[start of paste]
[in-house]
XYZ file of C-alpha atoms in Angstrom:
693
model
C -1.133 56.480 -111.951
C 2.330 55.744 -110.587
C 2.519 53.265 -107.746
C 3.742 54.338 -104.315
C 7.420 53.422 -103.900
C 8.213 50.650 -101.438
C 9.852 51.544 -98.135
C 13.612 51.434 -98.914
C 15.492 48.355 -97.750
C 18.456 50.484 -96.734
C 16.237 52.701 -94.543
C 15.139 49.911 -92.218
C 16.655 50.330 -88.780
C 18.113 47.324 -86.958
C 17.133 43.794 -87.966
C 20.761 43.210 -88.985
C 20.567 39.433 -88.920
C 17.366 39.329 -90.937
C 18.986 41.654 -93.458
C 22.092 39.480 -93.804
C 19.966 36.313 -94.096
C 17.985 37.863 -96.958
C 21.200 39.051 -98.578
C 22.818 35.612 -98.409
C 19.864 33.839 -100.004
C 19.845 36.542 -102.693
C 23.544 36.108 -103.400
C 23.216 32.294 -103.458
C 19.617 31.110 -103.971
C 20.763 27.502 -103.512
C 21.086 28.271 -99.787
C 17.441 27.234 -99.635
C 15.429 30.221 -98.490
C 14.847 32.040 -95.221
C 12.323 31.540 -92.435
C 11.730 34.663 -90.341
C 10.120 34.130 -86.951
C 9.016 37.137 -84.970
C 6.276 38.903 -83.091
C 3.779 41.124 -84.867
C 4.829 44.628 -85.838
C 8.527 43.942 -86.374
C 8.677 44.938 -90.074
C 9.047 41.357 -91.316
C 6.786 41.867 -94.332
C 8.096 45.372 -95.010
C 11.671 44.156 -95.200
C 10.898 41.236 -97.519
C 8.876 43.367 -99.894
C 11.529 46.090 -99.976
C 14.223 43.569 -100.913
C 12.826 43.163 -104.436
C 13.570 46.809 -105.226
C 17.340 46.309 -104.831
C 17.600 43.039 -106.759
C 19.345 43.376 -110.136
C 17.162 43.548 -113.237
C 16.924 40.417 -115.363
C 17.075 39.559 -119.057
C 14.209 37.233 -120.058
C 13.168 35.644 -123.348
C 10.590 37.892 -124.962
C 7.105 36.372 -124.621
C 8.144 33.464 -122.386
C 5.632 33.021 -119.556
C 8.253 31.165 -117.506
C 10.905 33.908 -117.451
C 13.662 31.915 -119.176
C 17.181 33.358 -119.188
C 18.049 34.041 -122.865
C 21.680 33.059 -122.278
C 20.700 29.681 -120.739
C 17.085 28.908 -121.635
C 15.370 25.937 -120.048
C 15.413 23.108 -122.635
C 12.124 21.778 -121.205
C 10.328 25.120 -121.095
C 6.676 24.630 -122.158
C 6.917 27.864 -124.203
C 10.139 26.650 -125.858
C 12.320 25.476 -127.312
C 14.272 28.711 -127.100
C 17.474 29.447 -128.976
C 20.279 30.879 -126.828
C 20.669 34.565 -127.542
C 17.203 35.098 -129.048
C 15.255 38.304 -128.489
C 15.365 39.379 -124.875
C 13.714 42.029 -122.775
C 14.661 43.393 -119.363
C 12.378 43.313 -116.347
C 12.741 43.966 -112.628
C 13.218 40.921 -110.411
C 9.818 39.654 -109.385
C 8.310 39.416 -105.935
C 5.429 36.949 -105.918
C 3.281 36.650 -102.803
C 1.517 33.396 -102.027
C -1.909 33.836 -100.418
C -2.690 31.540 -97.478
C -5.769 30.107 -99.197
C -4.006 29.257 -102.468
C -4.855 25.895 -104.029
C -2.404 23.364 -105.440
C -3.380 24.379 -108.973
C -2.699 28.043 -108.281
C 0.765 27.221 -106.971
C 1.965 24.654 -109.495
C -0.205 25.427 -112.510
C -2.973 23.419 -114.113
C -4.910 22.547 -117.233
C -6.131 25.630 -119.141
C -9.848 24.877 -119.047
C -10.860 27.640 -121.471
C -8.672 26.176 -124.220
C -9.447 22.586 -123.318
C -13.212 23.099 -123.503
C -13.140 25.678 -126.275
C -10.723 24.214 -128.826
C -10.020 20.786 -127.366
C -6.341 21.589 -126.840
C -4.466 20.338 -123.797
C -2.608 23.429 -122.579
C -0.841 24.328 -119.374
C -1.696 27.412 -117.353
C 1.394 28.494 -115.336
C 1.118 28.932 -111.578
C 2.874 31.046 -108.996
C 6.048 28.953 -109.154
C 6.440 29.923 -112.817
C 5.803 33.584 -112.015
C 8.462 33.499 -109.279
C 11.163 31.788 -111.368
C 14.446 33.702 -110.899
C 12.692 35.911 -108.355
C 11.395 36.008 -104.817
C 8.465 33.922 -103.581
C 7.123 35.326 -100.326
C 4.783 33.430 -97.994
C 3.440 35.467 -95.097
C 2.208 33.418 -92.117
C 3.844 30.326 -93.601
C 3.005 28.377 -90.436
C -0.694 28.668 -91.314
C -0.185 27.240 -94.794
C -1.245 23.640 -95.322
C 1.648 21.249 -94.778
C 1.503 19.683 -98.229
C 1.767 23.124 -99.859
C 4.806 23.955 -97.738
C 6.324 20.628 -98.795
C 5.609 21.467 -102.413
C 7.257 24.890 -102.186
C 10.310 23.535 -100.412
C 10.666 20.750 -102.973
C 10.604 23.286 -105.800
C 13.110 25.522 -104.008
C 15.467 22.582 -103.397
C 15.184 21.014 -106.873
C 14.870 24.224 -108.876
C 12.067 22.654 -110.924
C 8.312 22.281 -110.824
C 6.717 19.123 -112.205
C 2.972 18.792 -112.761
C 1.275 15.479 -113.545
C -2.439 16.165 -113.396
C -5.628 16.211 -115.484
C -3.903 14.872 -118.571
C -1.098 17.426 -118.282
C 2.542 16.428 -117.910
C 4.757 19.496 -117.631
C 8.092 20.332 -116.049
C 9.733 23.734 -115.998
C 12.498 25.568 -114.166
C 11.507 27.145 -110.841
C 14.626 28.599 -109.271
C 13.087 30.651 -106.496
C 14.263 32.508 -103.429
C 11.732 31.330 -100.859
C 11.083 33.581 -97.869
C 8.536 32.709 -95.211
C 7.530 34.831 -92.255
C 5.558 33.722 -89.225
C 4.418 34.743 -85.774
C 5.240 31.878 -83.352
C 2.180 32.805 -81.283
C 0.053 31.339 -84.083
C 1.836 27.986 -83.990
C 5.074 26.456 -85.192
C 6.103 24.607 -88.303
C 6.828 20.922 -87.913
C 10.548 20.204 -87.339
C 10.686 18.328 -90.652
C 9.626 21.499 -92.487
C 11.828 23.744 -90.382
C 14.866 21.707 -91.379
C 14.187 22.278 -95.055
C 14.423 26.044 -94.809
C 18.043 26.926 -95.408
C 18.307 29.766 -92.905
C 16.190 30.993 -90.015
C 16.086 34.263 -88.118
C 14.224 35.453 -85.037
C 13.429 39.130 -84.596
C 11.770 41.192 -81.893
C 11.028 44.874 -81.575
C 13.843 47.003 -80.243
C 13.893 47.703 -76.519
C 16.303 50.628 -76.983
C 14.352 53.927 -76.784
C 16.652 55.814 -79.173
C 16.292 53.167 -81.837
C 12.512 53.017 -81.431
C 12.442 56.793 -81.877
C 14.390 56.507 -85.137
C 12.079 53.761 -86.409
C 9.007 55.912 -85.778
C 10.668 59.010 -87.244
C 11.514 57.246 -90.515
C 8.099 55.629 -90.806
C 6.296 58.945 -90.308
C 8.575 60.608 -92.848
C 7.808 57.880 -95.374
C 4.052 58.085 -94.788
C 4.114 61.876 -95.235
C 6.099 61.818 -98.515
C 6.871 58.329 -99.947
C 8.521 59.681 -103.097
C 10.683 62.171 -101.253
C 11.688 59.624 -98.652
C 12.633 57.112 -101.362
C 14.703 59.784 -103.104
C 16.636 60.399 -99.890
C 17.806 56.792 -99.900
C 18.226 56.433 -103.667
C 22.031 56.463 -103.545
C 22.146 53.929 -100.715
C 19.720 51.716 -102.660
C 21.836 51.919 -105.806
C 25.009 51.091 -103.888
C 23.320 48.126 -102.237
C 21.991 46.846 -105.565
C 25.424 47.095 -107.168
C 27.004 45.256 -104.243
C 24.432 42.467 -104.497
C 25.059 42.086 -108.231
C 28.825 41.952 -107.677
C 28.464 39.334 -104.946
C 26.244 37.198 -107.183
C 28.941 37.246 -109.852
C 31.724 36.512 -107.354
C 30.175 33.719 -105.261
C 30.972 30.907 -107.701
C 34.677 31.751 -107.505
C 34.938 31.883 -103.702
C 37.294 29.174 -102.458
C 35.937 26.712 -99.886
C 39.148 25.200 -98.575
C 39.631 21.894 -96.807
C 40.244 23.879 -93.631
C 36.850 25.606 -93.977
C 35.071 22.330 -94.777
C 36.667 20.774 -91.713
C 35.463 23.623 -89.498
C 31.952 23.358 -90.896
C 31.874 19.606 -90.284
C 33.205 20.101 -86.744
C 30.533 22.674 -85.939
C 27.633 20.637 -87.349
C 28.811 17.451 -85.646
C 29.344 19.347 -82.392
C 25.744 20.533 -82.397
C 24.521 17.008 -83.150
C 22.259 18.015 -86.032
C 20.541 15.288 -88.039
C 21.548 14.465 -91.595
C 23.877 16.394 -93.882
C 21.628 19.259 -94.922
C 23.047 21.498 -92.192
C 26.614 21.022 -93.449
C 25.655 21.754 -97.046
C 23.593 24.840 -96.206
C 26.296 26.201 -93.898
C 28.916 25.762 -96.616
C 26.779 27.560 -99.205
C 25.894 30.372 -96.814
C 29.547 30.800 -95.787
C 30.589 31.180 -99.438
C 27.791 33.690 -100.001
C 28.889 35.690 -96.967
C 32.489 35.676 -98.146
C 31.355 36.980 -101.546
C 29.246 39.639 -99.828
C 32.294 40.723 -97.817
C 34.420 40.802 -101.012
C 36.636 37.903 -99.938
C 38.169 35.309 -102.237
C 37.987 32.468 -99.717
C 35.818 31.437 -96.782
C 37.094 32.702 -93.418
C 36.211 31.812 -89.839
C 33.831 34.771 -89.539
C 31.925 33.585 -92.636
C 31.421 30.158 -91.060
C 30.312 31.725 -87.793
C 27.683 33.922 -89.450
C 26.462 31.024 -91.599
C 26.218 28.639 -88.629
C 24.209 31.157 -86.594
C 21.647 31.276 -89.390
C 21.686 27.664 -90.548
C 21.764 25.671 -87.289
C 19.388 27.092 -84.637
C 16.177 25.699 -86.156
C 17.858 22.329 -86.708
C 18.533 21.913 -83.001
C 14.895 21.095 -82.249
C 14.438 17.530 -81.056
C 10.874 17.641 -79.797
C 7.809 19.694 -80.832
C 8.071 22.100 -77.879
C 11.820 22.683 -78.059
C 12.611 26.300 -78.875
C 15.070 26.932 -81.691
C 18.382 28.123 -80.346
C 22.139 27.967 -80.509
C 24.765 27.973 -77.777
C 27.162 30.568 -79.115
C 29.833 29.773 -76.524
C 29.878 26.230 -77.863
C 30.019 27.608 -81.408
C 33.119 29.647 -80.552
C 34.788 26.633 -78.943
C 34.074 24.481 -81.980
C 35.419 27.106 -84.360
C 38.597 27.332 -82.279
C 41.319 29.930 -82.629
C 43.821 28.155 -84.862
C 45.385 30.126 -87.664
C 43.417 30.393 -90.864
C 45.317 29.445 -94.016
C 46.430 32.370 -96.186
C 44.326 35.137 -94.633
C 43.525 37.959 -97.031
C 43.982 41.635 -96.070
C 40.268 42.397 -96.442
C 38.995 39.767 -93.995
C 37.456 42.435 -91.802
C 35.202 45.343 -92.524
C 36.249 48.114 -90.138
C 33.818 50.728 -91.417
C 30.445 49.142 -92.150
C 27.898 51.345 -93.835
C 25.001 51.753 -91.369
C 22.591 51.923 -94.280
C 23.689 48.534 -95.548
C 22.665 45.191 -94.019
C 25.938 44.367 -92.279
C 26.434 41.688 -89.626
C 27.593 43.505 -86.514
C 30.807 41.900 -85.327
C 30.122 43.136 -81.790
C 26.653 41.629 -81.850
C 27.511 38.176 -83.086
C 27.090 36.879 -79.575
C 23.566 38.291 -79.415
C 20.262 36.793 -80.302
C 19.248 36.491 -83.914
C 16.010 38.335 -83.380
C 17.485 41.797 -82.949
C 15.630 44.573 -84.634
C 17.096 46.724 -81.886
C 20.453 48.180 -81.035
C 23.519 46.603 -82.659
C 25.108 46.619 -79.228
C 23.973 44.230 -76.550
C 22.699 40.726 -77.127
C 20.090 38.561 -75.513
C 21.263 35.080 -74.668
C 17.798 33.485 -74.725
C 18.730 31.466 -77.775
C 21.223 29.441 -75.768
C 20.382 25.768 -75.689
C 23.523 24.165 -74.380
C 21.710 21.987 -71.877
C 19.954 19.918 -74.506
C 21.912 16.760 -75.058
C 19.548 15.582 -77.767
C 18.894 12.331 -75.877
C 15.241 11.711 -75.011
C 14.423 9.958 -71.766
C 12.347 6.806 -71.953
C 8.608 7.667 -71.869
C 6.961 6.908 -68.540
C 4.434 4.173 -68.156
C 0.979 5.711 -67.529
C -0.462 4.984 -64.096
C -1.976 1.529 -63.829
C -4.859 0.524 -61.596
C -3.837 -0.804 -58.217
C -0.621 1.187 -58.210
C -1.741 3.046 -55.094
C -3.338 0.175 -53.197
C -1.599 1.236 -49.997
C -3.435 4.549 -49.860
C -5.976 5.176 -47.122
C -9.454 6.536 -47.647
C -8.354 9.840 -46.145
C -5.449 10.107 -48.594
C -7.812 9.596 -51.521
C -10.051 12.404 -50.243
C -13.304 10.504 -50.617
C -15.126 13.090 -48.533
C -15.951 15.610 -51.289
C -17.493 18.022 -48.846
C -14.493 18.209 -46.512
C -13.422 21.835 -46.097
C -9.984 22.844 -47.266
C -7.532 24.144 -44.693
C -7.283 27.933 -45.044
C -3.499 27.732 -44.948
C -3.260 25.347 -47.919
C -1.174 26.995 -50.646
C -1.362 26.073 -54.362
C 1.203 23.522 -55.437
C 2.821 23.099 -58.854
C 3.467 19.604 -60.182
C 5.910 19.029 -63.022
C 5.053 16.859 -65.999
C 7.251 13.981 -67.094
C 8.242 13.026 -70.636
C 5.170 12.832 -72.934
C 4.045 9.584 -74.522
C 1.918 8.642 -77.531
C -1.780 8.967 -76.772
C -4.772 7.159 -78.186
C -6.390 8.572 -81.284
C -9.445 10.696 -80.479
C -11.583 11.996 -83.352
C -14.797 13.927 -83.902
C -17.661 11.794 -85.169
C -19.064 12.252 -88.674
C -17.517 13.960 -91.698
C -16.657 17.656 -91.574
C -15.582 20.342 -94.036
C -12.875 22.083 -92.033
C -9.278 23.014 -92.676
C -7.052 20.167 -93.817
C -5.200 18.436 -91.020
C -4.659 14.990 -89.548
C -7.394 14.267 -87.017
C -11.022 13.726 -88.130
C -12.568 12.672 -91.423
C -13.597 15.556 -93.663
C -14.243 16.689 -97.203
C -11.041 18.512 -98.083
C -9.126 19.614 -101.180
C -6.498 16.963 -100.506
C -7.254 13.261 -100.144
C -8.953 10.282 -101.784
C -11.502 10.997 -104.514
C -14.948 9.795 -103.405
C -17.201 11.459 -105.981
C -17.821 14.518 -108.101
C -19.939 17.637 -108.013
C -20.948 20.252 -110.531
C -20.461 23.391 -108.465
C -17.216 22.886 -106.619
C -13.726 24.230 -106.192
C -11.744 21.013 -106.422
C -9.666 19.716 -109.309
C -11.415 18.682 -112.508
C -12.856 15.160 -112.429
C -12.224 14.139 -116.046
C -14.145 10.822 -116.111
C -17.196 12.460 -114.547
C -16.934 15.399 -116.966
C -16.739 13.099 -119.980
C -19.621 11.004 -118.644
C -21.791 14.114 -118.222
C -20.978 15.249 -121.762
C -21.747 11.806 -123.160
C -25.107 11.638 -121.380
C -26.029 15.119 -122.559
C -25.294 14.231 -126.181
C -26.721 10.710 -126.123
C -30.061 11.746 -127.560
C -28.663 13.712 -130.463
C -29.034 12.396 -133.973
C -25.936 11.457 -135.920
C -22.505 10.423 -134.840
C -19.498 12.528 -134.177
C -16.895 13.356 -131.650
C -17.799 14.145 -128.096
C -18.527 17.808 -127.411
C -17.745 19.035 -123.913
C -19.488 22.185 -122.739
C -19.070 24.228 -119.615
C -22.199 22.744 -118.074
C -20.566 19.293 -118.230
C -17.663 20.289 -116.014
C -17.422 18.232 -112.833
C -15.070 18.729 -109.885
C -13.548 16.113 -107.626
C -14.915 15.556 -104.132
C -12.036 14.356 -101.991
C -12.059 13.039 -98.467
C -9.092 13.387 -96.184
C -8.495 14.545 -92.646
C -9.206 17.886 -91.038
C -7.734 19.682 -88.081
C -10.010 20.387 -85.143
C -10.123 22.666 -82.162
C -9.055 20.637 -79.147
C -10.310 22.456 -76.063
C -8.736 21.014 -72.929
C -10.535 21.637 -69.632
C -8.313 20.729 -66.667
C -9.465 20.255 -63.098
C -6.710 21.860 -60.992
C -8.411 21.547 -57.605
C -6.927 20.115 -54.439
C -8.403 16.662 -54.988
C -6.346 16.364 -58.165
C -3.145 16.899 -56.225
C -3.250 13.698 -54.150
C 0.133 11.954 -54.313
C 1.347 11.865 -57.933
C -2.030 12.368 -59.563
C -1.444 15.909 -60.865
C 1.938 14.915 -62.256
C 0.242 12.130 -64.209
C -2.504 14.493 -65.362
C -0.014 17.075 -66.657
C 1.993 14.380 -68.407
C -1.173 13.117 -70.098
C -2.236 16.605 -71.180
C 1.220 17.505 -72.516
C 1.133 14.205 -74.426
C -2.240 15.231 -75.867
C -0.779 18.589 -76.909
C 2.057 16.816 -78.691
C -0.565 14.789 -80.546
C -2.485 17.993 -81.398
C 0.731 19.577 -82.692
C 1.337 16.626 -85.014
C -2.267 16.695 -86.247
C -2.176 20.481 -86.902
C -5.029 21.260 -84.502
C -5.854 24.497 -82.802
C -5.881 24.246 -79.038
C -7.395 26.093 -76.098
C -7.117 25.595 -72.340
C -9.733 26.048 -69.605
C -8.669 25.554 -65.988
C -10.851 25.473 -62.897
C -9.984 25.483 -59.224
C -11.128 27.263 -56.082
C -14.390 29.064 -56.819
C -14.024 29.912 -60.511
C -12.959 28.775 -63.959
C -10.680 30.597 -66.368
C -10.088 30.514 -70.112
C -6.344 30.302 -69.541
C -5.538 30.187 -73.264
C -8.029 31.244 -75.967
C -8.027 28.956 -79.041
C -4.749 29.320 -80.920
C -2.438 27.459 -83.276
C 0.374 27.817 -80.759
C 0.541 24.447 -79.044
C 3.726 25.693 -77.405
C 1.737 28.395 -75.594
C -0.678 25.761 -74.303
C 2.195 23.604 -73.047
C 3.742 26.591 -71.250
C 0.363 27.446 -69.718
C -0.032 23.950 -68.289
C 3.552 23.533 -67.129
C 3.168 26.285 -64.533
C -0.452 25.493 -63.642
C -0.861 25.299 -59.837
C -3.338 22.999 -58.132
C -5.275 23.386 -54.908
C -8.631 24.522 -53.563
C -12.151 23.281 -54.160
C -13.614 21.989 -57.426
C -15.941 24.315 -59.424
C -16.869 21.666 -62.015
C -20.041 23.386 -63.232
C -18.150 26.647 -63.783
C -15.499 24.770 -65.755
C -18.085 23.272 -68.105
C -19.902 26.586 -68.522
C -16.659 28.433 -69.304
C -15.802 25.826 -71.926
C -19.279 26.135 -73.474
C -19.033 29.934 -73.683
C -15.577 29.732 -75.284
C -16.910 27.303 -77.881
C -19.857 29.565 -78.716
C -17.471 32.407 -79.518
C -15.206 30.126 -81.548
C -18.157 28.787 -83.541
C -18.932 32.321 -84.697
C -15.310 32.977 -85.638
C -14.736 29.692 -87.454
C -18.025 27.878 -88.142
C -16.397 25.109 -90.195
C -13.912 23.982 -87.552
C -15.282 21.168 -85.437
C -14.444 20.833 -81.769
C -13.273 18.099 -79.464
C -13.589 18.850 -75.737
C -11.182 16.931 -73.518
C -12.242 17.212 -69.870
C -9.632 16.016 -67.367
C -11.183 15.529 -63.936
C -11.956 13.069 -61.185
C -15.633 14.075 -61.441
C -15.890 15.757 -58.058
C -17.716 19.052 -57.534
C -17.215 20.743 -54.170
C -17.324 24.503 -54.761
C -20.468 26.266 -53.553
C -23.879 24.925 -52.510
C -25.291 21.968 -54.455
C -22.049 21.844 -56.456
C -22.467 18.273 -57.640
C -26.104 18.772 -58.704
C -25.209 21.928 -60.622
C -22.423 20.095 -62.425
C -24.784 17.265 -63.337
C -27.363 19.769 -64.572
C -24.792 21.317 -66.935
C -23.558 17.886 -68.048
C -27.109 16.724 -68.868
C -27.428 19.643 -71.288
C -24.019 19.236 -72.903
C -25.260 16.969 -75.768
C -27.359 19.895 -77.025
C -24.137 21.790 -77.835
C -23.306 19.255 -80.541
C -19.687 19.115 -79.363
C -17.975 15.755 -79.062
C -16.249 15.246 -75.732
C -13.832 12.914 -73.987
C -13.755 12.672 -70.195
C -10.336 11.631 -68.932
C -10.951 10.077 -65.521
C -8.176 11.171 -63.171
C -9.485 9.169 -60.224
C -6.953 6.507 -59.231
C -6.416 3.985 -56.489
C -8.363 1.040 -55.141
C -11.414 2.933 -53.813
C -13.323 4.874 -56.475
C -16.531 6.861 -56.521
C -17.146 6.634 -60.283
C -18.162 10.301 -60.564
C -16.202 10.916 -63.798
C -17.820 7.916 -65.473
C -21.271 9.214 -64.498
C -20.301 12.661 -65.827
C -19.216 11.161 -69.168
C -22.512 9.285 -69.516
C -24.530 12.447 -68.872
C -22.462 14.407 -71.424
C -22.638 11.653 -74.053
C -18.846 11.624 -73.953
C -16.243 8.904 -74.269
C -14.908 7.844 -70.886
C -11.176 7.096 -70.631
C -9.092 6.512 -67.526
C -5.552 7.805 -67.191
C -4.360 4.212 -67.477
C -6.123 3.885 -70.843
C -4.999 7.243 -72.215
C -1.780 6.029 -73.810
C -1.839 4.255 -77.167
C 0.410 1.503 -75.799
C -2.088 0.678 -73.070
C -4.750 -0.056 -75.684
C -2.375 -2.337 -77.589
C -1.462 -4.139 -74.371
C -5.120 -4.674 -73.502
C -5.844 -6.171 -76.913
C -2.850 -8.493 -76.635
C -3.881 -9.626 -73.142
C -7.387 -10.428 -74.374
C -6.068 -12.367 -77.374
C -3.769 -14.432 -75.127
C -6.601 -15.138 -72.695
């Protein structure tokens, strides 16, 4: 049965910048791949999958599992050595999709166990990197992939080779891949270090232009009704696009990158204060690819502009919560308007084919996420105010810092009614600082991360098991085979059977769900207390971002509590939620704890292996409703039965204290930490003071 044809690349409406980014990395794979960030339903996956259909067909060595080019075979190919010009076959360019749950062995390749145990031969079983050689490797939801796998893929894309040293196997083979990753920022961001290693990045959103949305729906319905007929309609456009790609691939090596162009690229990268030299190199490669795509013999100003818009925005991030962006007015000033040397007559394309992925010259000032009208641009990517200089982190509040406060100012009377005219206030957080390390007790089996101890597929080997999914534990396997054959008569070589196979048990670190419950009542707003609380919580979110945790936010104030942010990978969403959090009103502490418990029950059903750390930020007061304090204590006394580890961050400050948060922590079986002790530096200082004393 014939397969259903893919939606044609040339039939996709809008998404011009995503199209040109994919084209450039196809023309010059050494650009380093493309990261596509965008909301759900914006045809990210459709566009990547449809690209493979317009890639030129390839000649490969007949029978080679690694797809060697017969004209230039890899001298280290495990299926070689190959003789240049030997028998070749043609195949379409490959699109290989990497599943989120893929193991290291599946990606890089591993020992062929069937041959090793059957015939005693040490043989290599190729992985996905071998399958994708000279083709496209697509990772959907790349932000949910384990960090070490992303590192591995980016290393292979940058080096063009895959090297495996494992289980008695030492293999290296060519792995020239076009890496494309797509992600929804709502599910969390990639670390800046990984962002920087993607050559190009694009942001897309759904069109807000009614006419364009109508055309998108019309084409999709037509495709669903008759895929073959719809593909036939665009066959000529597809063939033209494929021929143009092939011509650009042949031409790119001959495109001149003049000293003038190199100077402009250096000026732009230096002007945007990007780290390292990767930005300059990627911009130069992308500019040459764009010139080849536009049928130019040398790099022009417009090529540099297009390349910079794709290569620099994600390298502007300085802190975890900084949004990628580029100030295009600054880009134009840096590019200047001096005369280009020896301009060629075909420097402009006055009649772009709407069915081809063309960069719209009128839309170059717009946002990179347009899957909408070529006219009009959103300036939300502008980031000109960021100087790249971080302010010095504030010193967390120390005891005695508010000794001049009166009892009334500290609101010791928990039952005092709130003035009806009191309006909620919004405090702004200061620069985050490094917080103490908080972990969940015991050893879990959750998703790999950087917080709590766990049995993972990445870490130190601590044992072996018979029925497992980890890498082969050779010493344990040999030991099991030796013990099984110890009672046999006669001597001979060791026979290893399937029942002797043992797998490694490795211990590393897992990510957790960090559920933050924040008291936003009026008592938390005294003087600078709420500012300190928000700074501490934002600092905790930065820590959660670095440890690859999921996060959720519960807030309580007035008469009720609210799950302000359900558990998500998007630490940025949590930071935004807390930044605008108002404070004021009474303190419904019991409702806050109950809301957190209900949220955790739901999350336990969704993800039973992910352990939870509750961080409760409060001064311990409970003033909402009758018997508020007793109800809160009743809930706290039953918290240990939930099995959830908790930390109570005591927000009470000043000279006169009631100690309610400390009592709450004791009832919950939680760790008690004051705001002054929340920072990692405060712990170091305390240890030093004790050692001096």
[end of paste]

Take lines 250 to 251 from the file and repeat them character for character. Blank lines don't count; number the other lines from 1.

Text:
C 25.059 42.086 -108.231
C 28.825 41.952 -107.677